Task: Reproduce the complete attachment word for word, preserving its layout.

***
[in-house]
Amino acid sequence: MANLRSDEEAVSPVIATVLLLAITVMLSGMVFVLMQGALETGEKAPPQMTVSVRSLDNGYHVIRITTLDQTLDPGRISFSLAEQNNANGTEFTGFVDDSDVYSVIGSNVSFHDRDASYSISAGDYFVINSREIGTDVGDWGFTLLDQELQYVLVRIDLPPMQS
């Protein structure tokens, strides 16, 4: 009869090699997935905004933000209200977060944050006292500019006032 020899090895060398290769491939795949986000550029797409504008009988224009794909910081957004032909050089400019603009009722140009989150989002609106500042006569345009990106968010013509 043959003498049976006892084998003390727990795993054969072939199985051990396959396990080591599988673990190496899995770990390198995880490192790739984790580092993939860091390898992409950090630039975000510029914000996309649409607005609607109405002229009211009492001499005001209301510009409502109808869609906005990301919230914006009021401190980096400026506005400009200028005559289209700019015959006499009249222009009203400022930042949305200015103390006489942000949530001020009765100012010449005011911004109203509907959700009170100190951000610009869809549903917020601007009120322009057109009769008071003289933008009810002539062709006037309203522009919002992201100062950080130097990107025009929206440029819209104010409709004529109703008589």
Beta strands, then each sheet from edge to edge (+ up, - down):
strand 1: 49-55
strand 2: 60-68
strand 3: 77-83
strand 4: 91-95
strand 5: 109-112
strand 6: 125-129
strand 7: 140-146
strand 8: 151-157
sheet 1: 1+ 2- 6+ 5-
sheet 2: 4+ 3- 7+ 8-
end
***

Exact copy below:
[in-house]
Amino acid sequence: MANLRSDEEAVSPVIATVLLLAITVMLSGMVFVLMQGALETGEKAPPQMTVSVRSLDNGYHVIRITTLDQTLDPGRISFSLAEQNNANGTEFTGFVDDSDVYSVIGSNVSFHDRDASYSISAGDYFVINSREIGTDVGDWGFTLLDQELQYVLVRIDLPPMQS
């Protein structure tokens, strides 16, 4: 009869090699997935905004933000209200977060944050006292500019006032 020899090895060398290769491939795949986000550029797409504008009988224009794909910081957004032909050089400019603009009722140009989150989002609106500042006569345009990106968010013509 043959003498049976006892084998003390727990795993054969072939199985051990396959396990080591599988673990190496899995770990390198995880490192790739984790580092993939860091390898992409950090630039975000510029914000996309649409607005609607109405002229009211009492001499005001209301510009409502109808869609906005990301919230914006009021401190980096400026506005400009200028005559289209700019015959006499009249222009009203400022930042949305200015103390006489942000949530001020009765100012010449005011911004109203509907959700009170100190951000610009869809549903917020601007009120322009057109009769008071003289933008009810002539062709006037309203522009919002992201100062950080130097990107025009929206440029819209104010409709004529109703008589």
Beta strands, then each sheet from edge to edge (+ up, - down):
strand 1: 49-55
strand 2: 60-68
strand 3: 77-83
strand 4: 91-95
strand 5: 109-112
strand 6: 125-129
strand 7: 140-146
strand 8: 151-157
sheet 1: 1+ 2- 6+ 5-
sheet 2: 4+ 3- 7+ 8-
end